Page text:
In this form of attack, scammers impersonate the CEO or another member at the top of the hierarchy to convince subordinates to execute urgent orders such as immediate transfers of funds.
4. Supply chain compromise
In this type of executive impersonation attack, the threat actors impersonate a trusted vendor of the organization instead of a high-ranking executive.
5. Account takeover
Attackers use advanced TTPs to compromise the accounts of fellow employees or executives. These accounts are then used to attack other employees vertically or senior executives horizontally to further access sensitive information.
What are the Top 5 Ways to Defend Against Executive Impersonation Scams?
Cybersecurity awareness programs
The Verizon 2022 DBIR report found that 8 in 10 data breaches can be attributed to human error. And yet, only 25% of organisations allocate more than 2 hours annually to formal cybersecurity training for their employees. In executive impersonation attacks, actors end up capitalizing on this mismatch.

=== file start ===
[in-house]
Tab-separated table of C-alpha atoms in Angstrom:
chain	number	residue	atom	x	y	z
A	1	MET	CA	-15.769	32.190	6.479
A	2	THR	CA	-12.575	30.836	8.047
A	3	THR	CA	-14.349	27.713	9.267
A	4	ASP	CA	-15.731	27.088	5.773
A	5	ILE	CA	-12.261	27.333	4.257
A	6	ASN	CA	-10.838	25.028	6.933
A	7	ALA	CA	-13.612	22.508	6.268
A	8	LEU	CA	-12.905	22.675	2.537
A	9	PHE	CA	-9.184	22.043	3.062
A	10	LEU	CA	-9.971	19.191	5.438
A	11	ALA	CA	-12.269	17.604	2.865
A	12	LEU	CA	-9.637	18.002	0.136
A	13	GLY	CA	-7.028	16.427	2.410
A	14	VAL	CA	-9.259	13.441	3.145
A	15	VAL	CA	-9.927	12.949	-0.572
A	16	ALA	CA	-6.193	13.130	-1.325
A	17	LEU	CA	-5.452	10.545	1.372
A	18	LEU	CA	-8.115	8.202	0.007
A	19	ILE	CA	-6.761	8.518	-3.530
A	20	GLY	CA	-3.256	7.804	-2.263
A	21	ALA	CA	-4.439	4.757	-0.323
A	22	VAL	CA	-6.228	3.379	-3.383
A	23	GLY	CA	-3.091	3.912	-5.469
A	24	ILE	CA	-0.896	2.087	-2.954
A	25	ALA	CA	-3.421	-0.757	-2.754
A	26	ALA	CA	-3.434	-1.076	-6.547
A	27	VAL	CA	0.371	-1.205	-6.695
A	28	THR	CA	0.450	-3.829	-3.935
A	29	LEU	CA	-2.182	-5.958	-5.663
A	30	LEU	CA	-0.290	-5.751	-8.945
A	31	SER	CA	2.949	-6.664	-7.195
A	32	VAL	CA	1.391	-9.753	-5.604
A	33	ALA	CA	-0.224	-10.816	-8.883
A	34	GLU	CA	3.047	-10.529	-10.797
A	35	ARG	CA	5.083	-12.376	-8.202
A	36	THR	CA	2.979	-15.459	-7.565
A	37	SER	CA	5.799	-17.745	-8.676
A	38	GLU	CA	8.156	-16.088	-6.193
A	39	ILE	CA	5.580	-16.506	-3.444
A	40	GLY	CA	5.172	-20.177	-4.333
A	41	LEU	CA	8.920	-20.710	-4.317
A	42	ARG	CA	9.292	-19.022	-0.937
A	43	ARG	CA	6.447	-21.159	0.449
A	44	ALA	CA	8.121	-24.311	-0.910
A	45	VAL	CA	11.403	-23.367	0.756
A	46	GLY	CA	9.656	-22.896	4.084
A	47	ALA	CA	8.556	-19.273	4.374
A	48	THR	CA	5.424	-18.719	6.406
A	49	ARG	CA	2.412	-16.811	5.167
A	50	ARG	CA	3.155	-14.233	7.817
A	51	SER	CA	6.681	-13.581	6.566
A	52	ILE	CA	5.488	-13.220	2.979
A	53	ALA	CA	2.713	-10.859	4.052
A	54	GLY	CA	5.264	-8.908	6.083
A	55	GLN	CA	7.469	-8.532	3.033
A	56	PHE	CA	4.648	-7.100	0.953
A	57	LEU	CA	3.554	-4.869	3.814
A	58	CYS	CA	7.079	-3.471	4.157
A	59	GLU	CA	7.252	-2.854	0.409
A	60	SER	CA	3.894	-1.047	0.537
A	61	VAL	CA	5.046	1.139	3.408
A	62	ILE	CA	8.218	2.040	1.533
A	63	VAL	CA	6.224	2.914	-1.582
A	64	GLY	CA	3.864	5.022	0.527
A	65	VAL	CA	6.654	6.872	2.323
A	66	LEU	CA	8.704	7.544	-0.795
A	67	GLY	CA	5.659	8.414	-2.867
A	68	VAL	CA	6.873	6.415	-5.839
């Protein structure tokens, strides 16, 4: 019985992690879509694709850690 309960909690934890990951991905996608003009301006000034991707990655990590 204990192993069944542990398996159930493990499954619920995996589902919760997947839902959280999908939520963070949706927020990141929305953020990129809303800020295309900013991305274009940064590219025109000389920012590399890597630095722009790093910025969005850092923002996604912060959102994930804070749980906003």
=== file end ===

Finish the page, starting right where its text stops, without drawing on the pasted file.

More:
Your employees must be trained regularly and informed of the protocol to follow if they encounter a threat. Best practices need to be reinforced and updated as cyber threats evolve. They must be taught how to recognise impersonating emails, calls, and messages to eliminate this threat early.
Setting up verification protocols
Verification protocols establish a fixed procedure employees follow every time a request for data or funds is made. The verification process needs to have a fixed chain of command with responsibility dispersed across multiple stakeholders. This ensures that no single employee can put the organization in a state of compromise.